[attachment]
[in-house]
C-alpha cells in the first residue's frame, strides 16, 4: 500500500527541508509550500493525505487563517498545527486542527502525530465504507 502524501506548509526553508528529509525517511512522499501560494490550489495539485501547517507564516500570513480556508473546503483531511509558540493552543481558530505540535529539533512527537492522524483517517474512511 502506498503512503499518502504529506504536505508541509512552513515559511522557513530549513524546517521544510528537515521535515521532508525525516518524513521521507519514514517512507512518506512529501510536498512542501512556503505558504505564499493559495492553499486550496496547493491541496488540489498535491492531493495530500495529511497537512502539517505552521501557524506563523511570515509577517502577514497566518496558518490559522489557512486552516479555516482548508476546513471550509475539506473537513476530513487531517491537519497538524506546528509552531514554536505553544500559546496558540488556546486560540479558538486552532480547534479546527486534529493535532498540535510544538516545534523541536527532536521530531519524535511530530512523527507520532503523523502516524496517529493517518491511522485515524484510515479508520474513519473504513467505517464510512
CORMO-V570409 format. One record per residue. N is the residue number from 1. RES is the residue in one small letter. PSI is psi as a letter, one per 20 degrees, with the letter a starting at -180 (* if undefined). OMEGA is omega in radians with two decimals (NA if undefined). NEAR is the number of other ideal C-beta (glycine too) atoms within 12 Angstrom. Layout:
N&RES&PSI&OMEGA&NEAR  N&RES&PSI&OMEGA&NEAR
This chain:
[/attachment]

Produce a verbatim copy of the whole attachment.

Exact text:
[in-house]
C-alpha cells in the first residue's frame, strides 16, 4: 500500500527541508509550500493525505487563517498545527486542527502525530465504507 502524501506548509526553508528529509525517511512522499501560494490550489495539485501547517507564516500570513480556508473546503483531511509558540493552543481558530505540535529539533512527537492522524483517517474512511 502506498503512503499518502504529506504536505508541509512552513515559511522557513530549513524546517521544510528537515521535515521532508525525516518524513521521507519514514517512507512518506512529501510536498512542501512556503505558504505564499493559495492553499486550496496547493491541496488540489498535491492531493495530500495529511497537512502539517505552521501557524506563523511570515509577517502577514497566518496558518490559522489557512486552516479555516482548508476546513471550509475539506473537513476530513487531517491537519497538524506546528509552531514554536505553544500559546496558540488556546486560540479558538486552532480547534479546527486534529493535532498540535510544538516545534523541536527532536521530531519524535511530530512523527507520532503523523502516524496517529493517518491511522485515524484510515479508520474513519473504513467505517464510512
CORMO-V570409 format. One record per residue. N is the residue number from 1. RES is the residue in one small letter. PSI is psi as a letter, one per 20 degrees, with the letter a starting at -180 (* if undefined). OMEGA is omega in radians with two decimals (NA if undefined). NEAR is the number of other ideal C-beta (glycine too) atoms within 12 Angstrom. Layout:
N&RES&PSI&OMEGA&NEAR  N&RES&PSI&OMEGA&NEAR
This chain: